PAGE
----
Reader Grace practically challenged me to a hardship-off. In response to my post “How old am I in dog American years?” she writes:

I was born in pre-economic-Tiger South Korea. We had an outhouse, and took baths in a big tub in the courtyard that my mom filled with hot water. In the winter we went to the neighborhood hot baths (I think they have in Russia too, right?).

As a simple answer I am posting artist’s depiction of outdoor plumbing facilities similar to what my grandmother had. The water from the well was poured into a hand-washing device and dirty water was collected below for whatever purposes i.e. mopping, etc. Once-a-week we went to community bathhouse for more thorough hygienic procedures.

To continue the hardship-off submit your own hardship in comments.

  • I went to a one-room schoolhouse in Iowa. We had no plumbing at home, none at school, none at church. Although school and churches had two outhouses, one for each sex. Once I got past 8 years old or so, mine was the job of filling the water pail. We sponge-bathed all week and on Saturday night, the round galvenized wash tub was brought out and we got a bath in that. I still don’t know how my mom and dad made that work; they were too big to sit in the tub like I did. Maybe just stood up and poured water over themselves to get the soap off? We finally got indoor plumbing when we moved to Harlem in Kansas City. But we had to share toilet facilities with three other families.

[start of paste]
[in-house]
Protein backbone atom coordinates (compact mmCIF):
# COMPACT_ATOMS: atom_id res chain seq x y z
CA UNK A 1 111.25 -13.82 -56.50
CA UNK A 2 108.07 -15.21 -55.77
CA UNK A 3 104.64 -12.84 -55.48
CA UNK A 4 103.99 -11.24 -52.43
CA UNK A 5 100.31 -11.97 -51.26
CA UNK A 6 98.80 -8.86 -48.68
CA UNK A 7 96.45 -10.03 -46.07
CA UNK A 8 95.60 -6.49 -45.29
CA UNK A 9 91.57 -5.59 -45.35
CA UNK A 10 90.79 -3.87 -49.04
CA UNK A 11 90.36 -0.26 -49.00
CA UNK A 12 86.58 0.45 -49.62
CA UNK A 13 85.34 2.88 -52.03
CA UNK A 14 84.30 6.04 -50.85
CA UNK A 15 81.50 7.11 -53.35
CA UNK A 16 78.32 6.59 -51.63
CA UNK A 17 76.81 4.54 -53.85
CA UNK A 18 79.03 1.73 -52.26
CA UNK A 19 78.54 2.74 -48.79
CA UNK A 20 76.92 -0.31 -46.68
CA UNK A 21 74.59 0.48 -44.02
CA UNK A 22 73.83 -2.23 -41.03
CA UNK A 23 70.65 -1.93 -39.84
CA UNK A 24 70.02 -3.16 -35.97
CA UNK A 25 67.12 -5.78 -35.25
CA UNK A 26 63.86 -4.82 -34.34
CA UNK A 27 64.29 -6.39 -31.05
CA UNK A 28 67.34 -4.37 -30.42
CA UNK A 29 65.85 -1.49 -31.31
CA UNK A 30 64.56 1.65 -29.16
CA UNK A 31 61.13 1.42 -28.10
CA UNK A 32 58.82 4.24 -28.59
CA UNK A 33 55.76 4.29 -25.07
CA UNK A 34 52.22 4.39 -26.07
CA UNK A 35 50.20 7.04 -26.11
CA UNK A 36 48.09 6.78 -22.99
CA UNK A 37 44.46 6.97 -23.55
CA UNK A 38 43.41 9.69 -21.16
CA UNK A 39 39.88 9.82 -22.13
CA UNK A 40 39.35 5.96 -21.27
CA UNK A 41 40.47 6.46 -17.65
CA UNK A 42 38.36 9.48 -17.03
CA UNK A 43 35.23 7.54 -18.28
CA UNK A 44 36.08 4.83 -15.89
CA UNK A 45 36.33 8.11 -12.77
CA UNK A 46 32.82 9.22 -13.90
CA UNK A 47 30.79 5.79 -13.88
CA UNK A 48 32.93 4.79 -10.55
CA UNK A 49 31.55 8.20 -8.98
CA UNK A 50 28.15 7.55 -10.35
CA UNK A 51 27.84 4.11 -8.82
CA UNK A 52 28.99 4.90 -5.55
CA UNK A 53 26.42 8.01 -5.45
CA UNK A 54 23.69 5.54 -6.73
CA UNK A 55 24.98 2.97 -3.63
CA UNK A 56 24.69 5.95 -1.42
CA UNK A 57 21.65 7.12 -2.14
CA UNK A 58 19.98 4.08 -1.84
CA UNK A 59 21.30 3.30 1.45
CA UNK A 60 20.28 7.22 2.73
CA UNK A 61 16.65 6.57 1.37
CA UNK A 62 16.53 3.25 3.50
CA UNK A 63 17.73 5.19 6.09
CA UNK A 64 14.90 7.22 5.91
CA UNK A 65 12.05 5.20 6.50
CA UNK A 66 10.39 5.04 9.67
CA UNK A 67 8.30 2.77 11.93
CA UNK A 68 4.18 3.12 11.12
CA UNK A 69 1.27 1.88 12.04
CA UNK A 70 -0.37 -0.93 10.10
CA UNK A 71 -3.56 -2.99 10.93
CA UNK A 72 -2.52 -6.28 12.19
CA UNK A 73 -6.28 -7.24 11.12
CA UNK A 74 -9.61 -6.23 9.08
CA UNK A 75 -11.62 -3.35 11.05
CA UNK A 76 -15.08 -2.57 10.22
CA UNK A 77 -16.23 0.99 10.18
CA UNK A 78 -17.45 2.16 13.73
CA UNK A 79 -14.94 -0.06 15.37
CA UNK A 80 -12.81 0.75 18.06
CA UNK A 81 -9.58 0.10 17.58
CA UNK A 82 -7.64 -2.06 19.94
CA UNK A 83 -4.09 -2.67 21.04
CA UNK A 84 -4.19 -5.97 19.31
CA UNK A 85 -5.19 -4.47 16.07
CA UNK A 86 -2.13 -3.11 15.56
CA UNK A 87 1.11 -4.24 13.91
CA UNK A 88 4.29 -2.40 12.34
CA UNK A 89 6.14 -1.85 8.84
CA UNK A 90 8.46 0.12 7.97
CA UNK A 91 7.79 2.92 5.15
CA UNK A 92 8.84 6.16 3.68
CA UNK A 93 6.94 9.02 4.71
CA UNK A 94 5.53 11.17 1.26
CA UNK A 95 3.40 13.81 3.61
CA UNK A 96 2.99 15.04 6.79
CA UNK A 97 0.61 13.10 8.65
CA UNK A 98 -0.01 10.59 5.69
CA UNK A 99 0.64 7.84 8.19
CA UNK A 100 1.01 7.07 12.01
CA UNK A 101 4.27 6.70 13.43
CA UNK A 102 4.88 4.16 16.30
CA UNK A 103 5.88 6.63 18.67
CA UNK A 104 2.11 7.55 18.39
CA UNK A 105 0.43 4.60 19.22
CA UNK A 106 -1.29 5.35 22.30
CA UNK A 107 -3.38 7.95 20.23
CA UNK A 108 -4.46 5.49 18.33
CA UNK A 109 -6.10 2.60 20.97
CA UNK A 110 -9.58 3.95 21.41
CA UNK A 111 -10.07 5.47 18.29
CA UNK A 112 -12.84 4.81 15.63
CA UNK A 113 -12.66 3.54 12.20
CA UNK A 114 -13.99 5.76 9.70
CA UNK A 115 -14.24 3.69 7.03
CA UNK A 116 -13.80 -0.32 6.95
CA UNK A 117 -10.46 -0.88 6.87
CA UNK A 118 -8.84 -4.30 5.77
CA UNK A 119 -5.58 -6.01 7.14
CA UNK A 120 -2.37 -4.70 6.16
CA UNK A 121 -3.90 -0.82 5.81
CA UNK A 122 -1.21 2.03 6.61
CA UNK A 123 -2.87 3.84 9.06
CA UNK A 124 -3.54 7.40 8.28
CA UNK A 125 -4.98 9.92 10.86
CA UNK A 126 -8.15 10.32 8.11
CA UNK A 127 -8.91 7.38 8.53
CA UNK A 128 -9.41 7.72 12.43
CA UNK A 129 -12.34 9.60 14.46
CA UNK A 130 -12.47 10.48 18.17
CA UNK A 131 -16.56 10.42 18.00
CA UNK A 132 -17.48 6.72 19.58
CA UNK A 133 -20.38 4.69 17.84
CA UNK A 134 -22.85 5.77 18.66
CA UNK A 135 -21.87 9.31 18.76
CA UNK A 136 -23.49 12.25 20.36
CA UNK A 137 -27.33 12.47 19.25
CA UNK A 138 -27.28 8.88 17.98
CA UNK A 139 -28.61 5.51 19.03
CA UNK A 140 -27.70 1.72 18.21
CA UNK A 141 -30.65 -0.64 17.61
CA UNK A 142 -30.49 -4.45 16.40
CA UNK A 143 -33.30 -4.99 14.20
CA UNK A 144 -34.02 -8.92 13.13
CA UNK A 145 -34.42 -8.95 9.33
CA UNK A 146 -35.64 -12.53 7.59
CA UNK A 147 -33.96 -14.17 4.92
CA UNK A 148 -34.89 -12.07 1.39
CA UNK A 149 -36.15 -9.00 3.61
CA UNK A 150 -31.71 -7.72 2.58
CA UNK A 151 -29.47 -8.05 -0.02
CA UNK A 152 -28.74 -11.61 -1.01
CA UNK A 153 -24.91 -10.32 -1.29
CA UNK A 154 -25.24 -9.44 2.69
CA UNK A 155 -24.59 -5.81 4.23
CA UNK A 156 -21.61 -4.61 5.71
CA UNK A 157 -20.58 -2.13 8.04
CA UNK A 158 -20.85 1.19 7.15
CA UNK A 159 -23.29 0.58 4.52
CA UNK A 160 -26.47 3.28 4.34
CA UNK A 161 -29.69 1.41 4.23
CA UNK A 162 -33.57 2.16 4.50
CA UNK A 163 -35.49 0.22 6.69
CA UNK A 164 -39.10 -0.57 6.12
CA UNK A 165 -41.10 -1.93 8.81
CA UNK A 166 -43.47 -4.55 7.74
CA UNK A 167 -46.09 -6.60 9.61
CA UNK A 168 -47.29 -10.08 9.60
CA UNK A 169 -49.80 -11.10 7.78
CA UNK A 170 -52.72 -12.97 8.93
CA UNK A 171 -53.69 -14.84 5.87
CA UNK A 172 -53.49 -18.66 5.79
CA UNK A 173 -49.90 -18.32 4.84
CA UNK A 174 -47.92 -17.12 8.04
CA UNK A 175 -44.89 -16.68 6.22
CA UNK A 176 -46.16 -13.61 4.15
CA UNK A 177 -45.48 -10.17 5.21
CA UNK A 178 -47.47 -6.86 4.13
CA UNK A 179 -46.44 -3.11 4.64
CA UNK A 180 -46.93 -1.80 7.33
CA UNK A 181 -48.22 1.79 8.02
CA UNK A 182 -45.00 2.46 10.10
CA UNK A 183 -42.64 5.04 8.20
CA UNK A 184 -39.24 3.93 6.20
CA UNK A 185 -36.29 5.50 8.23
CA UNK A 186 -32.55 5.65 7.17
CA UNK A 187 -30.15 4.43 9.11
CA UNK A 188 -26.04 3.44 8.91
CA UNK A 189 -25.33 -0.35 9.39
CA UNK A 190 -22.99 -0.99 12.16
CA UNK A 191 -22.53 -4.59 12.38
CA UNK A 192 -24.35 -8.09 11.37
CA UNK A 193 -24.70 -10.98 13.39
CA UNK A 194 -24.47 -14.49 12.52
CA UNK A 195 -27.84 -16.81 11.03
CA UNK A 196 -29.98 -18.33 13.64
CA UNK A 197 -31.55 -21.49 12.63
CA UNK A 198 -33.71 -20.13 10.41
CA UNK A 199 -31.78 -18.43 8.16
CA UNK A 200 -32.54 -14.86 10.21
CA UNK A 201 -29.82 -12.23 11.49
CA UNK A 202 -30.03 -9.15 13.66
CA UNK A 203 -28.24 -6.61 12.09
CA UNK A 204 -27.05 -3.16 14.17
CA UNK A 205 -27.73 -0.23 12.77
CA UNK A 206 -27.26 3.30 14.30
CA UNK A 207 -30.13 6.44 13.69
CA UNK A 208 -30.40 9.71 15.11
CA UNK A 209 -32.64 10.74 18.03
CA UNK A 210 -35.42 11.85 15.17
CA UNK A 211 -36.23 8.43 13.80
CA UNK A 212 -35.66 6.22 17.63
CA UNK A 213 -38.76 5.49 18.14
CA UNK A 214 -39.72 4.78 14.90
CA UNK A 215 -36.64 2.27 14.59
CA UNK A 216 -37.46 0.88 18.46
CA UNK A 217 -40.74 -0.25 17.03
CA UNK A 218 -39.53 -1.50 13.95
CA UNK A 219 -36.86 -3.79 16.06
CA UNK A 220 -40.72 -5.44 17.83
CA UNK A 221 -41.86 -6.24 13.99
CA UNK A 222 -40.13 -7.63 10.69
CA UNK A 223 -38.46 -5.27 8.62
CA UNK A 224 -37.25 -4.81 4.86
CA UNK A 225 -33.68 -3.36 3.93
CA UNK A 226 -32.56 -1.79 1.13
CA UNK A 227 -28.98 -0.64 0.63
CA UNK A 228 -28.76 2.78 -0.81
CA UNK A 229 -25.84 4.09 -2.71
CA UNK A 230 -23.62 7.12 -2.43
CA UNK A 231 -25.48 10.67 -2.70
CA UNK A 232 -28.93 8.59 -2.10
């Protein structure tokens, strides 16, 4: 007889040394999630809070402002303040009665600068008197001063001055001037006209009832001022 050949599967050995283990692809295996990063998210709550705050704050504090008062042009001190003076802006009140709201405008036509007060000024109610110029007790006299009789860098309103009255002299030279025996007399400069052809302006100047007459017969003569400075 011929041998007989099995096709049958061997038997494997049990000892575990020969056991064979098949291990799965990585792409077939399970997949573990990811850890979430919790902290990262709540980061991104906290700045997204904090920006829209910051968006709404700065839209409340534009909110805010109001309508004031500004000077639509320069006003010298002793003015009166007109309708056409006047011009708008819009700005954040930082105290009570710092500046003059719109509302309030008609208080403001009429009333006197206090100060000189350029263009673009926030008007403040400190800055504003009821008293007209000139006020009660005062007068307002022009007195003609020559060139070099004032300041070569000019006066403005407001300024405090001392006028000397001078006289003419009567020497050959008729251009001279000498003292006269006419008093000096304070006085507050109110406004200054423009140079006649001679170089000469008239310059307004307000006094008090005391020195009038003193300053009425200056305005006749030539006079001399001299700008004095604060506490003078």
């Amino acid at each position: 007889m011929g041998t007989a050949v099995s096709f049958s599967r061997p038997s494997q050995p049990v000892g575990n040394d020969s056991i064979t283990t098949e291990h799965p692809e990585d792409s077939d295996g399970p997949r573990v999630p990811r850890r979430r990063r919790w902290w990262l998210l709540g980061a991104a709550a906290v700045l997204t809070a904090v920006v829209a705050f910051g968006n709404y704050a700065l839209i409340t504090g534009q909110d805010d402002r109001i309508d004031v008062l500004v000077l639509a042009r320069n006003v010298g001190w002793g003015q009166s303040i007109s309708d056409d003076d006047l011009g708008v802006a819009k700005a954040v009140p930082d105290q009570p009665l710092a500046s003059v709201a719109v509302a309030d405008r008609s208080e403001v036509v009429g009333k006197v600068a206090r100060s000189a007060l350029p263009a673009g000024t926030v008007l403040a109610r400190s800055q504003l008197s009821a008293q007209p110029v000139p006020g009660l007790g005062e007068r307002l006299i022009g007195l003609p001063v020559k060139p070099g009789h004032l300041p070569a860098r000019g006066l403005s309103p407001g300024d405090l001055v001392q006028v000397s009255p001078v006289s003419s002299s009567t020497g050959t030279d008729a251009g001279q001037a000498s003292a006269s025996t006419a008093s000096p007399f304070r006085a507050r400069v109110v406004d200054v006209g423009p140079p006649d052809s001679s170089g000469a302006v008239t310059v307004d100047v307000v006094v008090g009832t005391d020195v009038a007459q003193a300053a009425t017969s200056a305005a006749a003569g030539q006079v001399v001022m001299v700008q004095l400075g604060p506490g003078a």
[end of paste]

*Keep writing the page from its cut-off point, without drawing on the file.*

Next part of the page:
• Donna, I just knew you’d respond. I’ll take your sharing facilities with 3 families and raise you to 5.. I’ve also done sponge bath thing and washing with cold water. You’ll have to do better than that to win the hardship-off. 🙂

  • Oh, I forgot to mention: When we had the outhouse, we used old Sears and Ward catalogs as toilet paper! At least it gave me and my cousins something to read if we needed it. Since catalog pages were pretty slick and non-absorbent, the trick was to wad your page up tightly in a ball, then open it up. It was much softer that way.

  • Okay, I started to respond, but the story of my childhood is so depressing I didn’t want to sully your fine blog with it.

    You can check out the sad, sad plight of emawkc here if you have the stomach for it.

  • Emaw, you may qualify for the Johnson County Regtional Hardship-off.
    Donna, I’ve done magazines, but have you ever used an empty pack of cigarettes (foil removed). 🙂

  • DKC

    We were so poor we couldn’t even afford an outhouse. I just held it for 10 years.

  • Burrowowl

    When I was a kid, my dad used to take us skiing on weekdays so he didn’t have to pay weekend fares for lift tickets. Oh the horrible burden of being raised in the middle class of the wealthiest nation on earth.

  • Well meesha, this doesn’t qualify as hardship I guess, but when I was playing in my grandma’s woods as a child, I used leaves as tissue. One time I mistakenly chose a stinging nettle leaf.

    Not a wise choice, but at least the sting only lasts a minute or so.

  • One time my mom wouldn’t let us throw out the Beluga caviar because we had just opened the can the previous day.

  • midtown miscreant

    we were so poor, if it cost a quarter to shit, we had to throw up instead.